A new system to capture and manage water inspired by bees, spiders, fungi and plants

With the anticipated population increase in mind and its increasing concentration in cities, a team of experts has designed a system to capture rainwater and humidity, and manage it effectively in urban crops, the evolution of the classic fog catcher. . The secret of the success of the innovation, awarded with the Ray of Hope 2017, is that he has taken his inspiration from nature, specifically from bees, spiders, fungi and plants.

To shape a system that was suitable for urban growers, and therefore fully adaptable and self-sufficient, NexLoop naturally sought the answers it needed. With this, when wondering how to freely capture the water present in the atmosphere, the team focused their attention on how spiders weave cobwebs that absorb water from fog.

After replicating this natural mechanism in its design, the next step of the team led by Jacob Russo, Anamarija Frankic and C. Mike Lindsey was to respond to how to store the water captured passively. For this, in this case the inspiration came from the plants most resistant to drought, such as the ground anemone, scientifically known as Mesembryanthemum crystallinum, from which they learned how to retain water to survive in the most arid conditions.

Moving forward with its innovation, another issue that the team had to solve was how to distribute the water once captured. Again, nature illustrated them. Specifically, in this case it was the mycorrhizal fungi that helped to continue shaping the system, given its importance to transport water and nutrients and contribute them to the nearby species that need them.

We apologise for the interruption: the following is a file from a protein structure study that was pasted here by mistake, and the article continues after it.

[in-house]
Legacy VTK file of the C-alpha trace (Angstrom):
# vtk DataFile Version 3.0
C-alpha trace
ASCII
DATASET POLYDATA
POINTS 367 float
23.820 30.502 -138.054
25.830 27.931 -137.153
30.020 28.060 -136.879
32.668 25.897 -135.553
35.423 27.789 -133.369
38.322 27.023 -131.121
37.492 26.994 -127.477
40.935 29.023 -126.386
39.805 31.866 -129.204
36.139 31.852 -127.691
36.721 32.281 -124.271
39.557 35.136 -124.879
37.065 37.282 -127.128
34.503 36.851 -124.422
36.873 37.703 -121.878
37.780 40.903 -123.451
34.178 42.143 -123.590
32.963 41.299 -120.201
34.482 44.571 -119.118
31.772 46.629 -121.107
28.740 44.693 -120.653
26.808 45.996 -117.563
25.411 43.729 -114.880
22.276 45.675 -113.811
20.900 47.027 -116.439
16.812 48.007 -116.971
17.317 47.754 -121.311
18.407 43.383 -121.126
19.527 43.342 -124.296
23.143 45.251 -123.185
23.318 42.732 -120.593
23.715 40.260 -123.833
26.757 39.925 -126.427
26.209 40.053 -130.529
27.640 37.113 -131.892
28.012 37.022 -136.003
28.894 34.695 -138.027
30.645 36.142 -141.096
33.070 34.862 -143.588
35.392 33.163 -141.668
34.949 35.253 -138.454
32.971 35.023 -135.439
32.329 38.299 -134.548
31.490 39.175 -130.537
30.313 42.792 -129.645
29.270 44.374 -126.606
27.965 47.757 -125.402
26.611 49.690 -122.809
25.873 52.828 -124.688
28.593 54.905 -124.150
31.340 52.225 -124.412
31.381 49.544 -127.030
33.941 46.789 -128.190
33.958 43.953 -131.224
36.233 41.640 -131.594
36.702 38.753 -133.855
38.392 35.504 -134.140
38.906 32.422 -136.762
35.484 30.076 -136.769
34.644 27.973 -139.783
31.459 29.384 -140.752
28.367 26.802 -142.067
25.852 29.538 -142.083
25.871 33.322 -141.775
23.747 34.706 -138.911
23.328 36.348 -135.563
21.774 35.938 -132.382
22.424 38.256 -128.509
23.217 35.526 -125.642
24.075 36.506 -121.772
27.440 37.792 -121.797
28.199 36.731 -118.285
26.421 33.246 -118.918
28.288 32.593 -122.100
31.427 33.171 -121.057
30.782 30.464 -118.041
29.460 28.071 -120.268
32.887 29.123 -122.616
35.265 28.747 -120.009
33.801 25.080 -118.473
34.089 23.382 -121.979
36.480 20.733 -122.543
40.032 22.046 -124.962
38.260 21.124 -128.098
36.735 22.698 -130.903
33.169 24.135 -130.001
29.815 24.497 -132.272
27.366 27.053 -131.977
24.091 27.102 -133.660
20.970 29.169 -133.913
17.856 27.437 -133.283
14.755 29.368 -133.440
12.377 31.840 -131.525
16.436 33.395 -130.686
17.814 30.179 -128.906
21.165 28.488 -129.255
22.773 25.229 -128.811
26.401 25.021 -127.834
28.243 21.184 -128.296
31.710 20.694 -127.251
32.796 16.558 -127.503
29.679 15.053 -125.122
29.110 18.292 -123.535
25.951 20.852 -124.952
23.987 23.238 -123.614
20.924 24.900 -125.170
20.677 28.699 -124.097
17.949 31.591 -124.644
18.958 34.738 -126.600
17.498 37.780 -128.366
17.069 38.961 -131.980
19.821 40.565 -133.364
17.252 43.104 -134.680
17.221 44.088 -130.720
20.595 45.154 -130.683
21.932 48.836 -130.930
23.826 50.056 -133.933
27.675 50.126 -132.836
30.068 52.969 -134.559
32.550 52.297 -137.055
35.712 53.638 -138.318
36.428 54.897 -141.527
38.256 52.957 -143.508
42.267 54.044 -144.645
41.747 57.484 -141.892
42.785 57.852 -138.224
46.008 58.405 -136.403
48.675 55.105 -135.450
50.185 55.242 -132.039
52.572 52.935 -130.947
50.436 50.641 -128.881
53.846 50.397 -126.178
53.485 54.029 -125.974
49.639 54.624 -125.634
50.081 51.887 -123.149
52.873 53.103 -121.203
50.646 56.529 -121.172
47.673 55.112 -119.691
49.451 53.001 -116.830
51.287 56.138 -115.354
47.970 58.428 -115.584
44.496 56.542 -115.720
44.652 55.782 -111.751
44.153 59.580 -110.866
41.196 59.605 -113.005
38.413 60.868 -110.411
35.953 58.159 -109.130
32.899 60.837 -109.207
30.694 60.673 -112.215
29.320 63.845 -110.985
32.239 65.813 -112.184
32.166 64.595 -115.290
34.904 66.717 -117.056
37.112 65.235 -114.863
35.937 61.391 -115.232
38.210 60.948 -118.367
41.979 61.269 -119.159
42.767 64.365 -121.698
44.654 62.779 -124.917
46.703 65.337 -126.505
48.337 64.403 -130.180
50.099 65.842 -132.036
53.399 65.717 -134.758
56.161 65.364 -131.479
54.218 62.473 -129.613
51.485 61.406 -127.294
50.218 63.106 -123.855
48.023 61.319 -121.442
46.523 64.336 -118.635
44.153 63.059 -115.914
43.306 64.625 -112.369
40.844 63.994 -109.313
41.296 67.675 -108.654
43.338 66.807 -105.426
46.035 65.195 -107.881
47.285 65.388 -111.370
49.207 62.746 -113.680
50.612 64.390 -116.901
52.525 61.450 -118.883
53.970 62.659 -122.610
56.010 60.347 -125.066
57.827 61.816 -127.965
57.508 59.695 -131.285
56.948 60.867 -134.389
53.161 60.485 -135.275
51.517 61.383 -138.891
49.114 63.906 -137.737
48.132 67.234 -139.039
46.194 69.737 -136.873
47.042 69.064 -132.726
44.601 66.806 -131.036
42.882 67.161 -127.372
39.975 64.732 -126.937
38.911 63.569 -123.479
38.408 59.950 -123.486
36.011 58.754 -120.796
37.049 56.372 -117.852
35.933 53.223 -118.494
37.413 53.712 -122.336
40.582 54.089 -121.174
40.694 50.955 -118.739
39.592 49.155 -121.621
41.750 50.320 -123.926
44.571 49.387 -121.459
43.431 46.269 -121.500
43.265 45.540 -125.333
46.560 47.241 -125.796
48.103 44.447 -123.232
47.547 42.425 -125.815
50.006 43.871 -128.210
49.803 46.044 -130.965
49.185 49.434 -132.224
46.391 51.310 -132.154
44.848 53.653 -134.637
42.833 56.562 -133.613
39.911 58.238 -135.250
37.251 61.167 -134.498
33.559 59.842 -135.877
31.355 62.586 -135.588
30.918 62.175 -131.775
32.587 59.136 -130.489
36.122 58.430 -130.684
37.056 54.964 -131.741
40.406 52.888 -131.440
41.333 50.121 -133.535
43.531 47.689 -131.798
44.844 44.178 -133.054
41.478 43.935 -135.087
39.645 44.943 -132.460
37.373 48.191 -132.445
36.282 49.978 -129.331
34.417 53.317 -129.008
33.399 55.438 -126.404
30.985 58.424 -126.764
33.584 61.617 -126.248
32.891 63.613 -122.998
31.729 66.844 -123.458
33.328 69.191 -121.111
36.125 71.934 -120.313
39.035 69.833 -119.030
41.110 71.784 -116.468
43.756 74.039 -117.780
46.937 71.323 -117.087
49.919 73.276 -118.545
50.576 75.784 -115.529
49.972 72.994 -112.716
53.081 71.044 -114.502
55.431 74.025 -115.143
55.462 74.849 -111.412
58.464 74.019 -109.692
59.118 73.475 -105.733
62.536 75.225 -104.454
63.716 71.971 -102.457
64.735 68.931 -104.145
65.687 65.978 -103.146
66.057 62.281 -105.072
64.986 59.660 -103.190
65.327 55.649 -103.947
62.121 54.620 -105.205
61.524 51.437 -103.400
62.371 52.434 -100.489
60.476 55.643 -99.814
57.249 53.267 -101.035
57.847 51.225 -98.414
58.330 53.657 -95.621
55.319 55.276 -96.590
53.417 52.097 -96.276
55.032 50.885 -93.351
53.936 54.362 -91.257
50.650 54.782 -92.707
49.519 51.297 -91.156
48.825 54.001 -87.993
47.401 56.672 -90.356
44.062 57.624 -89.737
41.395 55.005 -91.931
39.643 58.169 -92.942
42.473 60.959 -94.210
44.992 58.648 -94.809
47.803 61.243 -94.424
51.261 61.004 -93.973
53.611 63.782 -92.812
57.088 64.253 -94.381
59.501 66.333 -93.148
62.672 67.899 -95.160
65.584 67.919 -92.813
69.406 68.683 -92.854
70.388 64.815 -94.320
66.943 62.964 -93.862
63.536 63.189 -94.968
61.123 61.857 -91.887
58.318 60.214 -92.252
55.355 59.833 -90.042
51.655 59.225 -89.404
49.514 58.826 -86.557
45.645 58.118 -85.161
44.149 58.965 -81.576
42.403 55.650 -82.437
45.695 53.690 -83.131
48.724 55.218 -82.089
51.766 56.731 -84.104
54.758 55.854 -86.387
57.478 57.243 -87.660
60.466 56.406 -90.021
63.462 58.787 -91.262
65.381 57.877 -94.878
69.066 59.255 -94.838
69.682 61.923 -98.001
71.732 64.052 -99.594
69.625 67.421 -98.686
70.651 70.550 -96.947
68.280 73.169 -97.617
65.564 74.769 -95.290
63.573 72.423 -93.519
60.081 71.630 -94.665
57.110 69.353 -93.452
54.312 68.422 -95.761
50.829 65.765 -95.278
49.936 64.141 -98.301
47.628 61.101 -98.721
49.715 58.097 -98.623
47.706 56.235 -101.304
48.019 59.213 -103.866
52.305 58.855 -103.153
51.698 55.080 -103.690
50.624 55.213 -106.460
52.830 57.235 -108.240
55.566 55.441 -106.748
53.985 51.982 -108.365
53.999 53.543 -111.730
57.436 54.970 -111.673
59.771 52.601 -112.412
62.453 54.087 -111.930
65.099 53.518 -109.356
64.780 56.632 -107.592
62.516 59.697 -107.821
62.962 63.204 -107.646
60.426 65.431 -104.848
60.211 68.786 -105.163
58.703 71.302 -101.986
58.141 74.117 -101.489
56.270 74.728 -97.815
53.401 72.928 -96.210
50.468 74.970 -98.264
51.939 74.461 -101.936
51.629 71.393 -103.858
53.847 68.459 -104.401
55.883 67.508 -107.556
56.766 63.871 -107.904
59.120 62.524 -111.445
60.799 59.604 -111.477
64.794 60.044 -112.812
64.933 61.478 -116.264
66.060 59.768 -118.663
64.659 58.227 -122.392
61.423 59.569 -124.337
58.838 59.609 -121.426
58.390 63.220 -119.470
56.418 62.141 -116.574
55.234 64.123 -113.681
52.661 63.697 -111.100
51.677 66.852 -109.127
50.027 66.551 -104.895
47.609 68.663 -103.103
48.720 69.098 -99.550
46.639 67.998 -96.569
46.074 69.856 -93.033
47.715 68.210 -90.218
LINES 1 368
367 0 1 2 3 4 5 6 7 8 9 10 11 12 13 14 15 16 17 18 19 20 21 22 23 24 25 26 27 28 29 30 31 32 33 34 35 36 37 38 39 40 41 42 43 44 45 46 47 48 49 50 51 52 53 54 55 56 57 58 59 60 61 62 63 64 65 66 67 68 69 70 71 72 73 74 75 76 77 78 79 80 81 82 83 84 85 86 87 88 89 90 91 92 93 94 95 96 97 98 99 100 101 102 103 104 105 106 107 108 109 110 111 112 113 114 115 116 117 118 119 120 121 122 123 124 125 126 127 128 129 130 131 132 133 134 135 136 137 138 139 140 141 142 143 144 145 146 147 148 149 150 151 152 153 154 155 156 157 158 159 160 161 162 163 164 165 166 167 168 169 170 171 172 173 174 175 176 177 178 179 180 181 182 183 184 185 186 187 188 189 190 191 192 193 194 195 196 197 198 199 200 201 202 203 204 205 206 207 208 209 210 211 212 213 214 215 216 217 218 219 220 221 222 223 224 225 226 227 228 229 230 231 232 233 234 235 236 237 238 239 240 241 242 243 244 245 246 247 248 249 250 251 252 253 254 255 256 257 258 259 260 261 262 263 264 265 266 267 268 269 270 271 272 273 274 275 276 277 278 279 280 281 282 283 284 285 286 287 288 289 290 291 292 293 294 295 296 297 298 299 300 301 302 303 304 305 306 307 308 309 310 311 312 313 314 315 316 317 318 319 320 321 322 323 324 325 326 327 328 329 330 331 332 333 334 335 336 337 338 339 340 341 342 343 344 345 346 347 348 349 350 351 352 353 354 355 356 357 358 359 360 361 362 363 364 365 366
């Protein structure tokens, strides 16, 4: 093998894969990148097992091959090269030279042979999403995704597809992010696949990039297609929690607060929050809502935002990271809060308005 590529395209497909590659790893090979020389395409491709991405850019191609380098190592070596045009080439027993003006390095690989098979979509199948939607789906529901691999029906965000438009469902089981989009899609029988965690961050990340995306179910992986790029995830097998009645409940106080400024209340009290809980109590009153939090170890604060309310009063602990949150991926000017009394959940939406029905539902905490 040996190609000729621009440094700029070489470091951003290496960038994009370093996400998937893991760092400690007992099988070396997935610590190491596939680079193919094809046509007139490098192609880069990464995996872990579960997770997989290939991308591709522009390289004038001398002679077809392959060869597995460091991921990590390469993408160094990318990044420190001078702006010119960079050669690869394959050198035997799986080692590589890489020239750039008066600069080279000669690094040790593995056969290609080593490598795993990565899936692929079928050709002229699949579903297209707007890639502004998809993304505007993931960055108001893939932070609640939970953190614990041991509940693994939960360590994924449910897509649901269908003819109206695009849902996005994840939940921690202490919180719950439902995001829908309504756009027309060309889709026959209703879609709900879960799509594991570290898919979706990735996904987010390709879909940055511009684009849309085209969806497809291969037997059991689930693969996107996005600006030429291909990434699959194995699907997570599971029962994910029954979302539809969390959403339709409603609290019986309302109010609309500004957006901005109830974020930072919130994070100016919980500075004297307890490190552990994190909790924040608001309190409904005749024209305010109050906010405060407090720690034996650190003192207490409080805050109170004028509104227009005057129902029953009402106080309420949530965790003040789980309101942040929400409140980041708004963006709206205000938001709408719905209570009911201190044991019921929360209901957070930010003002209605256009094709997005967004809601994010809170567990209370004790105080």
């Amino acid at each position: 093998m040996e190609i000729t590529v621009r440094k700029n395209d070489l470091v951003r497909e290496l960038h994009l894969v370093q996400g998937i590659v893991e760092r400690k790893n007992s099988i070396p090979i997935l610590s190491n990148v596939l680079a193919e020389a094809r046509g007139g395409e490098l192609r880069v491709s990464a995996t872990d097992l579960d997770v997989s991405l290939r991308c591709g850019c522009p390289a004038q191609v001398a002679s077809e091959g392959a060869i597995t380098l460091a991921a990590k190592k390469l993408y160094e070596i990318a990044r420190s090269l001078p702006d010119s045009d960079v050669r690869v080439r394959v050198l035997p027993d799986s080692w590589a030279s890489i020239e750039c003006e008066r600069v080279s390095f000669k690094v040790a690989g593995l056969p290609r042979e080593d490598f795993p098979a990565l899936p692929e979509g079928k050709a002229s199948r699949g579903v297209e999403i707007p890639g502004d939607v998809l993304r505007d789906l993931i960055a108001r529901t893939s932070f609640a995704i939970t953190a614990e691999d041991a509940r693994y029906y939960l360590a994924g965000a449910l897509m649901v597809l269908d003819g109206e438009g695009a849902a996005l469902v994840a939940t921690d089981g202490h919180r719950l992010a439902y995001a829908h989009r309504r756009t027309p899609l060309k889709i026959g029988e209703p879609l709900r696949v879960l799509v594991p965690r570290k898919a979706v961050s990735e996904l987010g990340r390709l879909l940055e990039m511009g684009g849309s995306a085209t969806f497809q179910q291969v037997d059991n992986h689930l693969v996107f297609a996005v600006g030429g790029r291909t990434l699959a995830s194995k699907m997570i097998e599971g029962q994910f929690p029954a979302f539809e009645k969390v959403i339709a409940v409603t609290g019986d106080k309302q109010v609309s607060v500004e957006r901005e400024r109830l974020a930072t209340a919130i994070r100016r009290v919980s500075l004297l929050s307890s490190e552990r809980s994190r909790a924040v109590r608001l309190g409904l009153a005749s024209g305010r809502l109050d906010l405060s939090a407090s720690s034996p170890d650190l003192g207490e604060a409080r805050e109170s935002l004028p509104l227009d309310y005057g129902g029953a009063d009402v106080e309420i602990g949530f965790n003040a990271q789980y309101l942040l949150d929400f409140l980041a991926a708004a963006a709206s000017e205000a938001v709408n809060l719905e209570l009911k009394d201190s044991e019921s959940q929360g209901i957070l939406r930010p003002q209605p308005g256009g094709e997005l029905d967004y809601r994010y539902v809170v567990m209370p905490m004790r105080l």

With all the above, to close the design was only to find the solid structure that gave shape to the whole. And at this point it was the bees that gave the solution, since the system took as a model the hexagonal structures of honeycombs, both for its efficiency and its modular design.

So, with these sources, the result has been a system that will allow urban producers to save energy and be much more resistant to any unforeseen. Specially designed to provide water to urban growing areas, such as greenhouses, vertical gardens or production areas in containers, AquaWeb aims to respond to a challenge of great magnitude: that it is possible to guarantee food to a growing and increasingly concentrated population in cities.

Thus, the design and development of this system is based on forecasts such as the following: it is estimated that the population of the earth will rise to 9.000 million people in 2050, year in which, in addition, 7 of each 10 will reside in urban areas . How to produce safe and sufficient food in cities? And this is, precisely, the doubt that this team tries to alleviate with AquaWeb, which, according to its slogan, will provide "Renewable water for sustainable food".

Source: portalfruticola.com

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